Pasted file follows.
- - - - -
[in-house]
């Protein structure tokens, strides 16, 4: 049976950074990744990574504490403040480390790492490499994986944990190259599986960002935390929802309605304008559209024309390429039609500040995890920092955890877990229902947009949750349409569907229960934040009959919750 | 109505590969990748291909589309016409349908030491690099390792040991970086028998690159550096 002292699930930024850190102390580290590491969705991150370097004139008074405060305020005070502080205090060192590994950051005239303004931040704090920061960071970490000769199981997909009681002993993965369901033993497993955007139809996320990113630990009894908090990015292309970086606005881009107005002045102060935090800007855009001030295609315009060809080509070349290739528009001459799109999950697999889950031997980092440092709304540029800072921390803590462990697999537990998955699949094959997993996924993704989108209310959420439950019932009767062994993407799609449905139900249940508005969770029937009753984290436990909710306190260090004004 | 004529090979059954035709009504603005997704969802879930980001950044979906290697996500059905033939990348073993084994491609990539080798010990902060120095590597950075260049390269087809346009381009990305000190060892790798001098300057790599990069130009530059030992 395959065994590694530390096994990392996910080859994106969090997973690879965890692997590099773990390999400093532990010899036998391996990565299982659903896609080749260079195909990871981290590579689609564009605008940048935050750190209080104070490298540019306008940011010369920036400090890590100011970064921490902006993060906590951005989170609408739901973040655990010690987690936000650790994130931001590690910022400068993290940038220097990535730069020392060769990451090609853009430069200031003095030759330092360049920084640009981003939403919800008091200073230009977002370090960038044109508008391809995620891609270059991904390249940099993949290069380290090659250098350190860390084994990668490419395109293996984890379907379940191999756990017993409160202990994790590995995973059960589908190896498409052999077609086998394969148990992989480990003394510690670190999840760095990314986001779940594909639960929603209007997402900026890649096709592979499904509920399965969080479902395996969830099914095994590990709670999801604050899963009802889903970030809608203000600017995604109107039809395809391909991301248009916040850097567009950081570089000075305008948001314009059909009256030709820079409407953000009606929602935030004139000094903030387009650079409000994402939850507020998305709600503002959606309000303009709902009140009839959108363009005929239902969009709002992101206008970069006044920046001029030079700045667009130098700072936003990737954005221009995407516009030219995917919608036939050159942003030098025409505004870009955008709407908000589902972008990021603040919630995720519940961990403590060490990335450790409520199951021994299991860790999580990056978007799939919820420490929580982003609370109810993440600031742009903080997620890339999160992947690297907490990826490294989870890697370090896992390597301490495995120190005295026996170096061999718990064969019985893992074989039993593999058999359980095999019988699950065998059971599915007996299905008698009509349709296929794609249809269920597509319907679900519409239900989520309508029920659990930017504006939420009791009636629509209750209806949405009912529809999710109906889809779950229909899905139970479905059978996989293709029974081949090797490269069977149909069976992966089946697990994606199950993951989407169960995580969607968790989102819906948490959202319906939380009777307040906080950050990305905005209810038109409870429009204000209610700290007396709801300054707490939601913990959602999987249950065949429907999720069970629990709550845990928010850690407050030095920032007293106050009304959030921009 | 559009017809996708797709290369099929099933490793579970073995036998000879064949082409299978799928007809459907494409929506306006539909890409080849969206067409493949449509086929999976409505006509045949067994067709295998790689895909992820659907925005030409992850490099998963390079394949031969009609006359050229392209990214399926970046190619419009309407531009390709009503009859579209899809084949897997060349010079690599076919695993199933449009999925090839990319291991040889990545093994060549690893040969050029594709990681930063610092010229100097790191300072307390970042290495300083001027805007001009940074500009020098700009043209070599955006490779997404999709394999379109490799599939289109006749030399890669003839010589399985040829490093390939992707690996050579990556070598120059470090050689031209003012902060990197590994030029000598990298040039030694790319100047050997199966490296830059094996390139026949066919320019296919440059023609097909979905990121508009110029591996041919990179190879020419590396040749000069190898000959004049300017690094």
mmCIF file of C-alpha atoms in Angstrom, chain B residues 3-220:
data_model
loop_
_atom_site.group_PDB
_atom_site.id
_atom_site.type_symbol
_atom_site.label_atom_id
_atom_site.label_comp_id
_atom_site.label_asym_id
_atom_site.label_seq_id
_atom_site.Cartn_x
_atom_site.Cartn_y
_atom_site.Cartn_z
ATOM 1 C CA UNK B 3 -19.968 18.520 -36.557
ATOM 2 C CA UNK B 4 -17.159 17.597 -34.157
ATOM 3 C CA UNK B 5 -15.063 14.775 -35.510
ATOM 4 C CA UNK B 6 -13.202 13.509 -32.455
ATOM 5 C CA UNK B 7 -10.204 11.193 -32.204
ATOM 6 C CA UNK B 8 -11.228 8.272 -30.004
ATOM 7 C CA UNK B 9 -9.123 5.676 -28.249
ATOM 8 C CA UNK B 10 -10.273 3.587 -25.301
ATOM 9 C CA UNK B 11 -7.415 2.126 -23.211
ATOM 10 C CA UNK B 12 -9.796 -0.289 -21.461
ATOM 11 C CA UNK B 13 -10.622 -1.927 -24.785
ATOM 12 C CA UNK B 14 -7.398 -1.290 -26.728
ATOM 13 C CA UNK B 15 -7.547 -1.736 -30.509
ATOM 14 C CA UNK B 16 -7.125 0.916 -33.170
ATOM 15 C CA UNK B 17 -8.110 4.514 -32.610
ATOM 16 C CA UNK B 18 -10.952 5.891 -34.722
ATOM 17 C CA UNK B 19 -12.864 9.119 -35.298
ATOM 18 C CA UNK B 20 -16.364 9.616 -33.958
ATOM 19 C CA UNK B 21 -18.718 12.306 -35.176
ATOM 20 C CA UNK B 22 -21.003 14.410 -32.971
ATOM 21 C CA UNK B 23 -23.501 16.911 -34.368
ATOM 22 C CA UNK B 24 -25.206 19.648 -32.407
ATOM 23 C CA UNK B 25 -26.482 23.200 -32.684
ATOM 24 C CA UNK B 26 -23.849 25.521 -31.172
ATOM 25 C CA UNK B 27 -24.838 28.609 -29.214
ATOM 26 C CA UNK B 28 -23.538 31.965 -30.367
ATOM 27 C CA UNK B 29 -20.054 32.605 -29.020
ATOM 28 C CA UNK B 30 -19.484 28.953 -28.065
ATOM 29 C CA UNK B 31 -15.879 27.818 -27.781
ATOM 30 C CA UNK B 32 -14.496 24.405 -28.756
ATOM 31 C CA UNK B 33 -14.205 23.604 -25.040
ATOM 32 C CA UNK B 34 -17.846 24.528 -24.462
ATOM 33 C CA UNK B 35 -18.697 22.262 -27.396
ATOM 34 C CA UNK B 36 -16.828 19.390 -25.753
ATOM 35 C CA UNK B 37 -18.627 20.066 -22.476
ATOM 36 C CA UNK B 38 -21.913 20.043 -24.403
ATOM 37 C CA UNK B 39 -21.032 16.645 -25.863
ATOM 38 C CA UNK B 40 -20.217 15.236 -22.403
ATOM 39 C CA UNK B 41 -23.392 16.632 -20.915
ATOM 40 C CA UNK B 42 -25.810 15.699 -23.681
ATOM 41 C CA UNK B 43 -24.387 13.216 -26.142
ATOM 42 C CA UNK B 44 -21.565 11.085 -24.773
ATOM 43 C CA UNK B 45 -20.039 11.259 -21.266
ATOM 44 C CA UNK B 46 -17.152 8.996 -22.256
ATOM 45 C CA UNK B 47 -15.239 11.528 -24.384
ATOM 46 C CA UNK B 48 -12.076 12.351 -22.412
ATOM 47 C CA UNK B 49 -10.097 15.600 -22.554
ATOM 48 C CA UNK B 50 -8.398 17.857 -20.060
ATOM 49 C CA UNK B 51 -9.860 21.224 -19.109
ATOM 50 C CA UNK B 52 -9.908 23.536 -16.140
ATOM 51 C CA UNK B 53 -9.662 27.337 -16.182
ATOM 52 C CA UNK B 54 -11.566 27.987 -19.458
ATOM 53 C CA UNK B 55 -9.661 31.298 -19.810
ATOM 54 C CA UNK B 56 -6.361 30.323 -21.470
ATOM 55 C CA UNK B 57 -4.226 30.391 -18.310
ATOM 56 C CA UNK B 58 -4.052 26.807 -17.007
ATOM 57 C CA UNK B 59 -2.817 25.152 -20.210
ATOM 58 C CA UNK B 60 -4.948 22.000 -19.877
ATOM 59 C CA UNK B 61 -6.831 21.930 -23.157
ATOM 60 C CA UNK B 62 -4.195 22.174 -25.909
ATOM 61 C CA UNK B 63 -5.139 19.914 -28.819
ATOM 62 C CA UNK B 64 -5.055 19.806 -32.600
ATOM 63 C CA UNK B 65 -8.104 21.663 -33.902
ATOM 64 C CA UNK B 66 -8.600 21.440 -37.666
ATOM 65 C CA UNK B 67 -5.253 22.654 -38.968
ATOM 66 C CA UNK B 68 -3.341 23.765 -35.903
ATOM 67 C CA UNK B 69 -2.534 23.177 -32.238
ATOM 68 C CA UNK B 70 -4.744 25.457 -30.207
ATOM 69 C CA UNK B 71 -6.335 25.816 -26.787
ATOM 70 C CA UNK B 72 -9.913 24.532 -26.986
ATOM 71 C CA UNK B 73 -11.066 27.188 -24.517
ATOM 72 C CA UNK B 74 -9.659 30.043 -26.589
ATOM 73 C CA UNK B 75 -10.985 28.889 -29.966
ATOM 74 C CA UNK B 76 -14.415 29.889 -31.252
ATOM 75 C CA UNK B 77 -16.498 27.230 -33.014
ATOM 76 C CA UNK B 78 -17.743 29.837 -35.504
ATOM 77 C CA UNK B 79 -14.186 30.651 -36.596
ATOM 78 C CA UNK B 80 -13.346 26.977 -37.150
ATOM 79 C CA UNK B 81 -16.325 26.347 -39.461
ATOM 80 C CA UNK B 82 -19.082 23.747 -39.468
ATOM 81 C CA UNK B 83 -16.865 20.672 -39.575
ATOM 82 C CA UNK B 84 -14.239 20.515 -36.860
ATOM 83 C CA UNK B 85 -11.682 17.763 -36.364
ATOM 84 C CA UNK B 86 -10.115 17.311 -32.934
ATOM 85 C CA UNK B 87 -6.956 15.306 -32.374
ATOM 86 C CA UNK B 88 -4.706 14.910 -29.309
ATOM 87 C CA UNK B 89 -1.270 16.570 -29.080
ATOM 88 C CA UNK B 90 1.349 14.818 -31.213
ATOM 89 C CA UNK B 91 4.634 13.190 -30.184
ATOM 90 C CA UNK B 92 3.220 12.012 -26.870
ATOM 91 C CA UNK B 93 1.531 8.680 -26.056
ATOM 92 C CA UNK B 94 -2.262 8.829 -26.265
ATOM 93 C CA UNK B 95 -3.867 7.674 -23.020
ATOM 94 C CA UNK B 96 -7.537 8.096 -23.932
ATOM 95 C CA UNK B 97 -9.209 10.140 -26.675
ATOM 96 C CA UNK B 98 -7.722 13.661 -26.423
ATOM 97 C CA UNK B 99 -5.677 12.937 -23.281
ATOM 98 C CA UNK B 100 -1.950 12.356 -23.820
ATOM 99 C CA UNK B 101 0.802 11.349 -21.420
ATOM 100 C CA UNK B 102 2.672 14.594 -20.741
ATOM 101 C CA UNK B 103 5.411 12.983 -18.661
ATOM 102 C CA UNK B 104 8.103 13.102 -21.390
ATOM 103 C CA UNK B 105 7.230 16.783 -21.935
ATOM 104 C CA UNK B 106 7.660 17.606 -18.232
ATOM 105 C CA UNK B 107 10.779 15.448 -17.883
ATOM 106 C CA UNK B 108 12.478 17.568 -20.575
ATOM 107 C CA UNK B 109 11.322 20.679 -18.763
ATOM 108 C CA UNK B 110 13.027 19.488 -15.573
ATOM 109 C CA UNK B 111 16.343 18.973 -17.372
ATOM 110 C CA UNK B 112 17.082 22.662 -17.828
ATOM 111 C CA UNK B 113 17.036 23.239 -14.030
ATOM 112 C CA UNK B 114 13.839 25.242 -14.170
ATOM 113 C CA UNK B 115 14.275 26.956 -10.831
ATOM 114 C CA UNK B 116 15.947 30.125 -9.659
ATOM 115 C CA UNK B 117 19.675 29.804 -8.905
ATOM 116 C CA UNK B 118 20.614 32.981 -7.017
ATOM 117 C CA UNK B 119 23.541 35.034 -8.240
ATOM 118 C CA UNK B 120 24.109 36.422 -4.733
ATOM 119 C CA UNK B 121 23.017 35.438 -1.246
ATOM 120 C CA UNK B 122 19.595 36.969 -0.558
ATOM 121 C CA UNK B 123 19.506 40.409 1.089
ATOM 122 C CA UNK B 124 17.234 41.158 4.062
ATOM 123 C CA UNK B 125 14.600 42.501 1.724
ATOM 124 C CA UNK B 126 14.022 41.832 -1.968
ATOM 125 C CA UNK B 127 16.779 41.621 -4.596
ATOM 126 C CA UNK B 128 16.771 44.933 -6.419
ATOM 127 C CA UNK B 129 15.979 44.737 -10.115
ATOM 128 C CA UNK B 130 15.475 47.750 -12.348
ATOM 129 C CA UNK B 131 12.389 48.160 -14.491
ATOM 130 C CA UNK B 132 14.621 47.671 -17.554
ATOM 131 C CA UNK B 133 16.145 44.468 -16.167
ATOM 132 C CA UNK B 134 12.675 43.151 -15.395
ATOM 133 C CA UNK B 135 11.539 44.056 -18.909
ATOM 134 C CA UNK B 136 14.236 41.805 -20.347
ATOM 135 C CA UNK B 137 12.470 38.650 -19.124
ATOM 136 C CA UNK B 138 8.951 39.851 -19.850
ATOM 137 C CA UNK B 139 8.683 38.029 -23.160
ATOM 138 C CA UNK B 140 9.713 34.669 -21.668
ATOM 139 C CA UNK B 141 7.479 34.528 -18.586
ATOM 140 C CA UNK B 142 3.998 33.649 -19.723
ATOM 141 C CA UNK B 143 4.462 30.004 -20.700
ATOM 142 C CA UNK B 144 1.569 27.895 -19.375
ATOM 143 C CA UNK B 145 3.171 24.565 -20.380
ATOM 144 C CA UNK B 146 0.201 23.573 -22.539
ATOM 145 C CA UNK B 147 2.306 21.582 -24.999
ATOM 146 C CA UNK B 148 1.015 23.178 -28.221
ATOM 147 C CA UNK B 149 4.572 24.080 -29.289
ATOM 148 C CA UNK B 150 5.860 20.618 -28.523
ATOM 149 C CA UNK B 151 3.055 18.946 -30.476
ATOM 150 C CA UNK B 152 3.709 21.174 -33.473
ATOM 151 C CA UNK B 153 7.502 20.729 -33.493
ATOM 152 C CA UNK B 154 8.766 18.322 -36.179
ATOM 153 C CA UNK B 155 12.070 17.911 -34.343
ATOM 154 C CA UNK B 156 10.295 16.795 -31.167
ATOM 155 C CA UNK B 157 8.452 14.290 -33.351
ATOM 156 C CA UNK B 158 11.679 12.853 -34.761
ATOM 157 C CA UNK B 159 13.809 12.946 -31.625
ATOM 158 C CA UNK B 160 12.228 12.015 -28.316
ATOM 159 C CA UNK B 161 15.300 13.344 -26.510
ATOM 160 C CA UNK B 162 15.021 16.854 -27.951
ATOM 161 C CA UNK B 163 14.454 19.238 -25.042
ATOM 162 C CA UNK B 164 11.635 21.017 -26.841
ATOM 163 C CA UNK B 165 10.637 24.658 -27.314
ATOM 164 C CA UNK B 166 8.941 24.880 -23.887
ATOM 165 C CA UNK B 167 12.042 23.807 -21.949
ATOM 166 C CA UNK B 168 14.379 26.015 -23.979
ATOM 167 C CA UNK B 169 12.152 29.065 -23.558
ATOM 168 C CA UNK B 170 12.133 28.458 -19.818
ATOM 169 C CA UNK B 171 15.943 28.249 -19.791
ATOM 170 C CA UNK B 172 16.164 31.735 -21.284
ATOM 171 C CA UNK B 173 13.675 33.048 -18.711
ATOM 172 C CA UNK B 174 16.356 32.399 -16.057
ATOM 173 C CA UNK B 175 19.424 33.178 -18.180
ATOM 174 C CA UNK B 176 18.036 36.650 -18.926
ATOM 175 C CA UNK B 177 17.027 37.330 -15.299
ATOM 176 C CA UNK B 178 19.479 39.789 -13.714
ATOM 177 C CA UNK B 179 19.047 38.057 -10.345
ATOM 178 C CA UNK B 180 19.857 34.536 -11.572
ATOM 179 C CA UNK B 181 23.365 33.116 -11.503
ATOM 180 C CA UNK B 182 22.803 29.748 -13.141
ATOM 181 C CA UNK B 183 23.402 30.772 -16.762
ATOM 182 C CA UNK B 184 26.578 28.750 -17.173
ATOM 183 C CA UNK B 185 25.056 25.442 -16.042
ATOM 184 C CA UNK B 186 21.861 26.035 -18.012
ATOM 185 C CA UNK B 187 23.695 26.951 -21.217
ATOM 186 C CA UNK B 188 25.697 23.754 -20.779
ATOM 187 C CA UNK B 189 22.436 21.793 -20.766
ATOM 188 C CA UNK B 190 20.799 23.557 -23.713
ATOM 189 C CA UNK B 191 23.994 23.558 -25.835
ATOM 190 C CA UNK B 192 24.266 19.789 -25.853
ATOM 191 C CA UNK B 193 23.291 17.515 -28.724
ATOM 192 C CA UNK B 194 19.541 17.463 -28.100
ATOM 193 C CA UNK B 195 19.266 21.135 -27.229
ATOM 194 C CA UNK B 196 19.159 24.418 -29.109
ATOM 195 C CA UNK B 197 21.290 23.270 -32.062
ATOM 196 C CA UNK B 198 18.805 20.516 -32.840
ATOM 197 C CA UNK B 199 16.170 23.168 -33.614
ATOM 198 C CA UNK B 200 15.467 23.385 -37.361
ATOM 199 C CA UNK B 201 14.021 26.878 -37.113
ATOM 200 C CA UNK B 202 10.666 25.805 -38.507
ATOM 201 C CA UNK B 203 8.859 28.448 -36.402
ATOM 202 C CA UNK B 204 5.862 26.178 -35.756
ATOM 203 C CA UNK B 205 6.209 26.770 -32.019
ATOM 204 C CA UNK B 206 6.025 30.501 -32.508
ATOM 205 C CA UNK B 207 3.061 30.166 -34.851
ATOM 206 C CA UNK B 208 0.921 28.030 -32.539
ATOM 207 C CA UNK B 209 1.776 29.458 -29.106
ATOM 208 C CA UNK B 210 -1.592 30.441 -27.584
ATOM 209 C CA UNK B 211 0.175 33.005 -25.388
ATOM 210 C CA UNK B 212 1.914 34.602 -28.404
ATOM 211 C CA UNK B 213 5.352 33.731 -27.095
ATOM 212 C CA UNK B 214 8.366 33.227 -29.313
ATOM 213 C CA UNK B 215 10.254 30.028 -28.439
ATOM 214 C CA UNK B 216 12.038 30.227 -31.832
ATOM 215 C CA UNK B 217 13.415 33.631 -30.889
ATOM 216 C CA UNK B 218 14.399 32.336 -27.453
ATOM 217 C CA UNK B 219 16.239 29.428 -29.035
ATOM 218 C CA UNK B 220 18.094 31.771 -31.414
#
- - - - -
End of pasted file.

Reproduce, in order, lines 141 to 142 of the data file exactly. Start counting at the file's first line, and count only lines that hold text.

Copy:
ATOM 126 C CA UNK B 128 16.771 44.933 -6.419
ATOM 127 C CA UNK B 129 15.979 44.737 -10.115